I can’t breathe: a killing on Bay Street by Matt Taibbi

A work of literary journalism that explores the roots and repercussions of the infamous killing of Eric Garner by the New York City police in 2014.

We were eight years in power: an American tragedy by Ta-Nehisi Coates

We were eight years in power” was the lament of Reconstruction-era black politicians as the American experiment in multiracial democracy ended with the return of white supremacist rule in the South. In this sweeping collection of new and selected essays, Ta-Nehisi Coates explores the tragic echoes of that history in our own time: the unprecedented election of a black president followed by a vicious backlash that fueled the election of the man Coates argues is America’s “first white president.” But the story of these present-day eight years is not just about presidential politics. This book also examines the new voices, ideas, and movements for justice that emerged over this period—and the effects of the persistent, haunting shadow of our nation’s old and unreconciled history. 

Rest in power: the enduring life of Trayvon Martin by Sybrina Fulton and Tracy Martin

An intimate portrait of Trayvon Martin shares previously untold insights into the movement he inspired from the perspectives of his parents, who also describe their efforts to bring meaning to his short life through the movement’s pursuit of redemption and justice.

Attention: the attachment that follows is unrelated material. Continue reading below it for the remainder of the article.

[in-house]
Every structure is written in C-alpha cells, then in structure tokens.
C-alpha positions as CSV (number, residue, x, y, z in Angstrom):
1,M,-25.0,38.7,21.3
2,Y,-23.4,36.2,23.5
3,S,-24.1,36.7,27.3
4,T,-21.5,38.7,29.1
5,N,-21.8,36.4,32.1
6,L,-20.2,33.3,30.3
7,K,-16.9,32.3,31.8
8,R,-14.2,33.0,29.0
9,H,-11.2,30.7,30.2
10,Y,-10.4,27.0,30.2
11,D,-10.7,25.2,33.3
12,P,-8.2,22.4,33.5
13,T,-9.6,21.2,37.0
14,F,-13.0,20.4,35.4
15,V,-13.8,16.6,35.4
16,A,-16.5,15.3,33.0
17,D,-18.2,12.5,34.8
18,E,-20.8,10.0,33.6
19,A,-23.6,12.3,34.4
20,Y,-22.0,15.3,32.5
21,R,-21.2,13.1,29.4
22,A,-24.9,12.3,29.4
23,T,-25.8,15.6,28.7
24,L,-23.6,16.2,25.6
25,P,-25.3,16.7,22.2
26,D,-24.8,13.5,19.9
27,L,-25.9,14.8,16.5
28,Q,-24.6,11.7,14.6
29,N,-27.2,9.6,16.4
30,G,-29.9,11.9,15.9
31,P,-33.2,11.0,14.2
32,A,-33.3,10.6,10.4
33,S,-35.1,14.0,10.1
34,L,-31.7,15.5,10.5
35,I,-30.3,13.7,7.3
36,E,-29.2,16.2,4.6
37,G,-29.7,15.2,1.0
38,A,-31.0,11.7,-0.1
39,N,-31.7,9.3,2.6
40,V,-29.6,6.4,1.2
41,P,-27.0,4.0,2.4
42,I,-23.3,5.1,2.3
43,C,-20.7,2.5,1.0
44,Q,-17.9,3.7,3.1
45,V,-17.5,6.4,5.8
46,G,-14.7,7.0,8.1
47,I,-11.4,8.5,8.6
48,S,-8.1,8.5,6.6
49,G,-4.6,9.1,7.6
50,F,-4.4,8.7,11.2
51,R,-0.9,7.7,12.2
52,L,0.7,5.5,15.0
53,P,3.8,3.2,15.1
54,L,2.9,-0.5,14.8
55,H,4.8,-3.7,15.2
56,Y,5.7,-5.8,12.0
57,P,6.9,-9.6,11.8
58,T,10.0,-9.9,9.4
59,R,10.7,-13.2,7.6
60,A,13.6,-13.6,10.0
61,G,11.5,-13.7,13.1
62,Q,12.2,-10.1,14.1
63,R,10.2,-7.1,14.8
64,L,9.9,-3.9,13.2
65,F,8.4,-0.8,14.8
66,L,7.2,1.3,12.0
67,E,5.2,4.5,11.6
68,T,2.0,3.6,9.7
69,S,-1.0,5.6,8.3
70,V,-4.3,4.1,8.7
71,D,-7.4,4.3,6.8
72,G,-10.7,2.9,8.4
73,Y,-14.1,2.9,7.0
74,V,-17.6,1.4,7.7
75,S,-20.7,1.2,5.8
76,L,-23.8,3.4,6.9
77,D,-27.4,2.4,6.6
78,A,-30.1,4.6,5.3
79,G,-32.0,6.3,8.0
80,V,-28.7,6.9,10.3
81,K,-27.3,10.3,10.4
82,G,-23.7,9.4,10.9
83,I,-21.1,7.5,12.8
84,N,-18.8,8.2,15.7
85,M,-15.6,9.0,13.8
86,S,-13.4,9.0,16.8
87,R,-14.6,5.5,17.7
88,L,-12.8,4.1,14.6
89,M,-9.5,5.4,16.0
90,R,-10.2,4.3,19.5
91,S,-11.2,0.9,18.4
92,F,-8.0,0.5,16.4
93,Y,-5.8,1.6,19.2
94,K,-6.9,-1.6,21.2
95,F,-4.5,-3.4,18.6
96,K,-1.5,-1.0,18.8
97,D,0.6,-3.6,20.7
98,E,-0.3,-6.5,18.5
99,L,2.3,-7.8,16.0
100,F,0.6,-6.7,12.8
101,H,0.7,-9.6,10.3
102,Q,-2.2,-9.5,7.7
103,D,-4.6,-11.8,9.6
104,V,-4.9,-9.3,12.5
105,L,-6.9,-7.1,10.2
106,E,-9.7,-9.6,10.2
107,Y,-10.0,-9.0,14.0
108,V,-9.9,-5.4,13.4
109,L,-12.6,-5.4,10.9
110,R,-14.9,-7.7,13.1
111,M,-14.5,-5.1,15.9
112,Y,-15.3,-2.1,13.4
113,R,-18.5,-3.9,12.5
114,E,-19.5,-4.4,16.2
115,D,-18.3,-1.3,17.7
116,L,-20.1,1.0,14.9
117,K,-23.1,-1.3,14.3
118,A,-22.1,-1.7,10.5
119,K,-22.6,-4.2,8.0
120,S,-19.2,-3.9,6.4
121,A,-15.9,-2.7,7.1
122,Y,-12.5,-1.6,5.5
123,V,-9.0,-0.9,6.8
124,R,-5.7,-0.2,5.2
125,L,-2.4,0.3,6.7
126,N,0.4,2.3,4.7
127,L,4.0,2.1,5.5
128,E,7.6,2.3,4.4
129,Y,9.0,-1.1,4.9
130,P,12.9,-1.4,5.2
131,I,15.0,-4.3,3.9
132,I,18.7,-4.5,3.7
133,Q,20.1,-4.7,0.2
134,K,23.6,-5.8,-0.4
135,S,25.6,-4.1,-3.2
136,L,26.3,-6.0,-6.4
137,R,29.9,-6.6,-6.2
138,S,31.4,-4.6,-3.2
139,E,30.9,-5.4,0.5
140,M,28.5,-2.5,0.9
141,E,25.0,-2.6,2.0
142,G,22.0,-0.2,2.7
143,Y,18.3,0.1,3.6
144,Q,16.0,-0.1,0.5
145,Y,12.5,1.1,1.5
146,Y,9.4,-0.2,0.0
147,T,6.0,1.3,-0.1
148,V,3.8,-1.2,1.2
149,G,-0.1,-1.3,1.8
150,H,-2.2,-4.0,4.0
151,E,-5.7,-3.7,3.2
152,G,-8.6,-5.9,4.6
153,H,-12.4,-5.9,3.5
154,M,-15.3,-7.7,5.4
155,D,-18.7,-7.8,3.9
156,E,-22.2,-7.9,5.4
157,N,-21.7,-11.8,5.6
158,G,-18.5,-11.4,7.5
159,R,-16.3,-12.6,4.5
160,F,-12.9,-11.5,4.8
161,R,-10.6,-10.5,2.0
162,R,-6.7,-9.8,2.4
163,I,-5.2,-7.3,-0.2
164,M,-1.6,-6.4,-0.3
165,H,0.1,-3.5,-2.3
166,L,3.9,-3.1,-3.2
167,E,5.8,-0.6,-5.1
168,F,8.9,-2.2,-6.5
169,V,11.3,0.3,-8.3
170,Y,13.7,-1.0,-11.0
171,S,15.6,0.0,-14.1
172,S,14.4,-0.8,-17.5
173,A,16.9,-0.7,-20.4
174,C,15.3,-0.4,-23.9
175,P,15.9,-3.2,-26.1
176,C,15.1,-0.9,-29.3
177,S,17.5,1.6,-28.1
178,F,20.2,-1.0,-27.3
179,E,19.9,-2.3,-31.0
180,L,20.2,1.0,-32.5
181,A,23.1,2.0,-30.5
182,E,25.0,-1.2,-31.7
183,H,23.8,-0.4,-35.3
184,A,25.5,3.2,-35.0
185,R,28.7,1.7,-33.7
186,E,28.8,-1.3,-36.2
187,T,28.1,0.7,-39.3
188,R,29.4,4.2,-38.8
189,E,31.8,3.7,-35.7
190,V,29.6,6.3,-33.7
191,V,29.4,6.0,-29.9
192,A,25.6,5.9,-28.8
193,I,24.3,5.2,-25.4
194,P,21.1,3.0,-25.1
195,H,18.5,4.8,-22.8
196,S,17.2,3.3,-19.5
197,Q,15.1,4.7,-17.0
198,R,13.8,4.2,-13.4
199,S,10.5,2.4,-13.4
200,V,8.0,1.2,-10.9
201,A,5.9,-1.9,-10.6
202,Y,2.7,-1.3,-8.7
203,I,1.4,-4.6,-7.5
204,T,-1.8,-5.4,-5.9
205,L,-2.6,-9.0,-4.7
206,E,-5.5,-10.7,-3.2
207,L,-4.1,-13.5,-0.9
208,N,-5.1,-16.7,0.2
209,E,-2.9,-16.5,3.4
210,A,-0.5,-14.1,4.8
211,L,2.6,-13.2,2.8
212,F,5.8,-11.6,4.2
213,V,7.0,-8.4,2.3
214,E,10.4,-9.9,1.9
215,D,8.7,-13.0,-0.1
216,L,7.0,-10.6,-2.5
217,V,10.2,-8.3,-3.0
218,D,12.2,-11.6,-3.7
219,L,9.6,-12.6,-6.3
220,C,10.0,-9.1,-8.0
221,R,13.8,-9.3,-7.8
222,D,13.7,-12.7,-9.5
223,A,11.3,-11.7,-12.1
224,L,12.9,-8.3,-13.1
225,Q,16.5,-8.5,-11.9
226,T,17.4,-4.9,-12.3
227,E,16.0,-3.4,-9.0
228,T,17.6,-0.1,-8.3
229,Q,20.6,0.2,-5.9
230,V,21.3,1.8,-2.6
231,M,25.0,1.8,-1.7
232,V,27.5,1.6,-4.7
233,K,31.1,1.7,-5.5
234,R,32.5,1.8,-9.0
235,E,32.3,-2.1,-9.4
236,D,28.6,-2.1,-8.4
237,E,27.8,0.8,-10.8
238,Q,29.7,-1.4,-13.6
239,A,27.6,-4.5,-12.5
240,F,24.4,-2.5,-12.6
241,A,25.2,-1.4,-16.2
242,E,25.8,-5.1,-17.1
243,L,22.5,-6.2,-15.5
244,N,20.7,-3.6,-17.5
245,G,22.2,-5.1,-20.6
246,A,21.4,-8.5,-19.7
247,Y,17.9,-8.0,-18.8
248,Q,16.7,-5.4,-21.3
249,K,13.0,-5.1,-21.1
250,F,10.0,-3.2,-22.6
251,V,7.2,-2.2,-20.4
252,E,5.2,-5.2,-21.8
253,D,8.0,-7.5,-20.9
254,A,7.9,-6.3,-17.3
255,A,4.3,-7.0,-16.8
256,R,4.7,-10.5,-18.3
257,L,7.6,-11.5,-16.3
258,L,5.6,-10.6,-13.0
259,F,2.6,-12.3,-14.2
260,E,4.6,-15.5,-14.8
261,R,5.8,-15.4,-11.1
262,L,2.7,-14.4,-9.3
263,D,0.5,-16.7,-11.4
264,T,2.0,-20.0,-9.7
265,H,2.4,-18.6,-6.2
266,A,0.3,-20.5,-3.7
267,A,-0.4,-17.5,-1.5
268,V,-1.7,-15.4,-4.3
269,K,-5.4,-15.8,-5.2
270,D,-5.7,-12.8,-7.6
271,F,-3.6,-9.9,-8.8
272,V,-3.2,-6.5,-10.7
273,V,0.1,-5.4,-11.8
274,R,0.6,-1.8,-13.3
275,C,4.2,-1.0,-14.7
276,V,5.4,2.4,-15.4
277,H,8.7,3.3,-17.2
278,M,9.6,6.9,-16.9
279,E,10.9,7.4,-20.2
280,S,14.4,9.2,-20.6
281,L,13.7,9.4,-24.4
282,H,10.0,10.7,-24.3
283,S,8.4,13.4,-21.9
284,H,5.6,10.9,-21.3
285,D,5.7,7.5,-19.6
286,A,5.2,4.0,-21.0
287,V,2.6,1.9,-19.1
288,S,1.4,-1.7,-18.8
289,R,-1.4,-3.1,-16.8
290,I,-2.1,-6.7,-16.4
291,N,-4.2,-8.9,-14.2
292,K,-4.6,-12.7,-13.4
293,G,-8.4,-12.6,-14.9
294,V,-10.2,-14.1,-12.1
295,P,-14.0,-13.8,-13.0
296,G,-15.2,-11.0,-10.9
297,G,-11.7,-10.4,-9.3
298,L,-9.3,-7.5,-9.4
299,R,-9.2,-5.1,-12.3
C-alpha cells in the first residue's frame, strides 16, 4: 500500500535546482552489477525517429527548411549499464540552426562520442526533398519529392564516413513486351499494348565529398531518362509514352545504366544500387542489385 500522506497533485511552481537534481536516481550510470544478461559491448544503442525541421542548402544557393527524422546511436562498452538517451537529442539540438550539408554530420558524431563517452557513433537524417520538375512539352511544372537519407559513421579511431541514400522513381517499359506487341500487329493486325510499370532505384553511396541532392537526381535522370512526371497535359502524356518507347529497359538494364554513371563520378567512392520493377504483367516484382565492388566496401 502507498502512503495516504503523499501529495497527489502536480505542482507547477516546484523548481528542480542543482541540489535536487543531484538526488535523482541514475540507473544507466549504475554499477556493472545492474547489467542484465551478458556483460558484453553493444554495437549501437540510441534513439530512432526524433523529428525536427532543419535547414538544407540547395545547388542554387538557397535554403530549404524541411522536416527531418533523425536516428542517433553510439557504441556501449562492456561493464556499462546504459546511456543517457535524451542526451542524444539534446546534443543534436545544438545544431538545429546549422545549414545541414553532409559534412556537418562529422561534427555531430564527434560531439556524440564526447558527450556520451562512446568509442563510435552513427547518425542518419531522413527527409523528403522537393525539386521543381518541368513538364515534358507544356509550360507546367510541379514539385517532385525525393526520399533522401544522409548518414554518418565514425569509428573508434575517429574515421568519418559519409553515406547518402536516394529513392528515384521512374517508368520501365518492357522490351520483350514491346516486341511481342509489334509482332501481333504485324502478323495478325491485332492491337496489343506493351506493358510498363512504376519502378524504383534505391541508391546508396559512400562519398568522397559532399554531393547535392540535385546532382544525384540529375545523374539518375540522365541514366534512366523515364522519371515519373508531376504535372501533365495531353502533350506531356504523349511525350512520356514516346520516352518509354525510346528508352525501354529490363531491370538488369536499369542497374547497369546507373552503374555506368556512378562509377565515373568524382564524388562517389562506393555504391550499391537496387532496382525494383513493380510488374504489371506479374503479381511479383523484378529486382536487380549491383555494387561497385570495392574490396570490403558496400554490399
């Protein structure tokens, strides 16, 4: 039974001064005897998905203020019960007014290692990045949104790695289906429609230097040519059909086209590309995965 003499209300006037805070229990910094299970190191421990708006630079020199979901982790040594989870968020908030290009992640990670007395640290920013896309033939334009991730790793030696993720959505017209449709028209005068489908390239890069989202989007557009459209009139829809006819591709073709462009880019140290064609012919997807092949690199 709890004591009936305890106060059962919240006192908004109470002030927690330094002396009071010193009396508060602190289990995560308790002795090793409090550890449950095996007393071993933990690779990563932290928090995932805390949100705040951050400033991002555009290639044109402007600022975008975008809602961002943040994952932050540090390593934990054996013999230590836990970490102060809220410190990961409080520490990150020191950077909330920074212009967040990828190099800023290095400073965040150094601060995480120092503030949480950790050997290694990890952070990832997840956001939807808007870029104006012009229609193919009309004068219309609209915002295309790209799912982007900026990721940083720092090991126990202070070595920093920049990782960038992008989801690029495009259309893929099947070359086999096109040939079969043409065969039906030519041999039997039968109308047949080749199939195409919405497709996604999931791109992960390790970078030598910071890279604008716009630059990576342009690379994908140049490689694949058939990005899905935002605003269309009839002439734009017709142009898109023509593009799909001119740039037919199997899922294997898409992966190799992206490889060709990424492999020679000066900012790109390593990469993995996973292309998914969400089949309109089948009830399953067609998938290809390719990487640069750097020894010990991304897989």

We are the change we seek: the speeches of Barack Obama edited by E.J. Dionne Jr. and Joy-Ann Reid

Well-Read Black Girl: Finding Our Stories, Rediscovering Ourselves: an anthology edited by Glory Edim

An inspiring collection of essays by black women writers, curated by the founder of the popular book club Well-Read Black Girl, on the importance of recognizing ourselves in literature. Remember that moment when you first encountered a character who seemed to be written just for you? That feeling of belonging remains with readers the rest of their lives–but not everyone regularly sees themselves on the pages of a book. In this timely anthology, Glory Edim brings together original essays by some of our best black women writers to shine a light on how important it is that we all–regardless of gender, race, religion, or ability–have the opportunity to find ourselves in literature.